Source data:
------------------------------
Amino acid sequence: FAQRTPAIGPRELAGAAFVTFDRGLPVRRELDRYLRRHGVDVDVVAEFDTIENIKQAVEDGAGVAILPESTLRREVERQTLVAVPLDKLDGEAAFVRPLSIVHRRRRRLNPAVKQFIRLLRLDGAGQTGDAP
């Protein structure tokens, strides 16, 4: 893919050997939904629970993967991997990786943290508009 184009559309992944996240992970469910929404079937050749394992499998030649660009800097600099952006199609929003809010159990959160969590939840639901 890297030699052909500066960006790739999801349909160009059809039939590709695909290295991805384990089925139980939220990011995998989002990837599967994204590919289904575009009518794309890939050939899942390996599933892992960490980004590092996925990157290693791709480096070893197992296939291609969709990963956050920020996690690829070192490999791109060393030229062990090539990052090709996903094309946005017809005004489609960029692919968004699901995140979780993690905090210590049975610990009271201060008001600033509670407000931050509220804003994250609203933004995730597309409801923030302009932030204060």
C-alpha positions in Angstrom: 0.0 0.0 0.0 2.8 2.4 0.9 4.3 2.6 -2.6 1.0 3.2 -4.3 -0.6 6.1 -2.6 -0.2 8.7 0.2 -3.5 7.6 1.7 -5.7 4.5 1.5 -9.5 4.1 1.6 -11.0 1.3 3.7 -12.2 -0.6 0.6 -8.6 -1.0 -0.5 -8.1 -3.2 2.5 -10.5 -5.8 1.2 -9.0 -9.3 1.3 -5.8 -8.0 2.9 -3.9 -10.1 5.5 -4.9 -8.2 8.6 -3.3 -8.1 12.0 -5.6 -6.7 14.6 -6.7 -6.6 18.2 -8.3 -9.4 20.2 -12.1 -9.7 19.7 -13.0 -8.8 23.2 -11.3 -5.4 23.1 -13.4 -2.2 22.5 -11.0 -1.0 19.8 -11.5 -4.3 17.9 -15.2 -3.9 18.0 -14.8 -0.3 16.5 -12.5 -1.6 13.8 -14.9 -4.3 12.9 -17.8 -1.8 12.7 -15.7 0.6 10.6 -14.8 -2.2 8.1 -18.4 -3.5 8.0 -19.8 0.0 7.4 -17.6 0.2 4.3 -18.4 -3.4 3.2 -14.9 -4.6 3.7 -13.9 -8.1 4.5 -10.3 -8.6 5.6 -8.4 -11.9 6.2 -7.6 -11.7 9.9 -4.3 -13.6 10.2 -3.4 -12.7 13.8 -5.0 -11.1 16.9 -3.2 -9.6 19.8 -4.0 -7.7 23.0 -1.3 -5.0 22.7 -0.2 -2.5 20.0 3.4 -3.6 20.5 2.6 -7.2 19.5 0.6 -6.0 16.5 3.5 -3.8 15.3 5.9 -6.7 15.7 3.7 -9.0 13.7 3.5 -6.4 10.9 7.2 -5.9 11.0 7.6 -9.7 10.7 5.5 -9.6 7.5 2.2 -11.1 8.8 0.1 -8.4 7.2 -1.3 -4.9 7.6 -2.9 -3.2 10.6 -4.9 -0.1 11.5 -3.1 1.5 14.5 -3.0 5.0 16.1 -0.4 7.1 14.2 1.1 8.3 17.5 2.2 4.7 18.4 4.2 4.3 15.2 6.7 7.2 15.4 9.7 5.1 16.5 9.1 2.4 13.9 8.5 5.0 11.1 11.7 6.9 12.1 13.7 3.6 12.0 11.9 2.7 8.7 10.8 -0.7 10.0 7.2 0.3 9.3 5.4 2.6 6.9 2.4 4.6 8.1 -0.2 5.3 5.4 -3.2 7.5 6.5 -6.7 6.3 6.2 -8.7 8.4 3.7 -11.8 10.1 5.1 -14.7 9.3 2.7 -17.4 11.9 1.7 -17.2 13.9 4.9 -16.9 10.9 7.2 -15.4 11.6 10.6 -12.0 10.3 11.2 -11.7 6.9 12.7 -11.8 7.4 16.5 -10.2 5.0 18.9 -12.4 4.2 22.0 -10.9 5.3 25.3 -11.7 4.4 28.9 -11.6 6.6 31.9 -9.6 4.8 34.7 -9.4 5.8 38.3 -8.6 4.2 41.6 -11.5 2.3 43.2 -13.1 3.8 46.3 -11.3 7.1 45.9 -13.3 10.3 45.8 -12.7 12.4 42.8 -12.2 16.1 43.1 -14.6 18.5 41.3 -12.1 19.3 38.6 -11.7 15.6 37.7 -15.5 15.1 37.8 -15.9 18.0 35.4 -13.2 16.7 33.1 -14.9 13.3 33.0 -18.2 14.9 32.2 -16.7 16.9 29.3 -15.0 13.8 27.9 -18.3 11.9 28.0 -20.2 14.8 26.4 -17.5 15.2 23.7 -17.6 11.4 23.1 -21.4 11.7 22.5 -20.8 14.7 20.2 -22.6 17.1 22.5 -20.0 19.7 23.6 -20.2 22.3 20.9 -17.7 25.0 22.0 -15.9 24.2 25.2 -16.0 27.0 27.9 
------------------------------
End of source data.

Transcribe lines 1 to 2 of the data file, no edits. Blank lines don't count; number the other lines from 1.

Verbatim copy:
Amino acid sequence: FAQRTPAIGPRELAGAAFVTFDRGLPVRRELDRYLRRHGVDVDVVAEFDTIENIKQAVEDGAGVAILPESTLRREVERQTLVAVPLDKLDGEAAFVRPLSIVHRRRRRLNPAVKQFIRLLRLDGAGQTGDAP
């Protein structure tokens, strides 16, 4: 893919050997939904629970993967991997990786943290508009 184009559309992944996240992970469910929404079937050749394992499998030649660009800097600099952006199609929003809010159990959160969590939840639901 890297030699052909500066960006790739999801349909160009059809039939590709695909290295991805384990089925139980939220990011995998989002990837599967994204590919289904575009009518794309890939050939899942390996599933892992960490980004590092996925990157290693791709480096070893197992296939291609969709990963956050920020996690690829070192490999791109060393030229062990090539990052090709996903094309946005017809005004489609960029692919968004699901995140979780993690905090210590049975610990009271201060008001600033509670407000931050509220804003994250609203933004995730597309409801923030302009932030204060």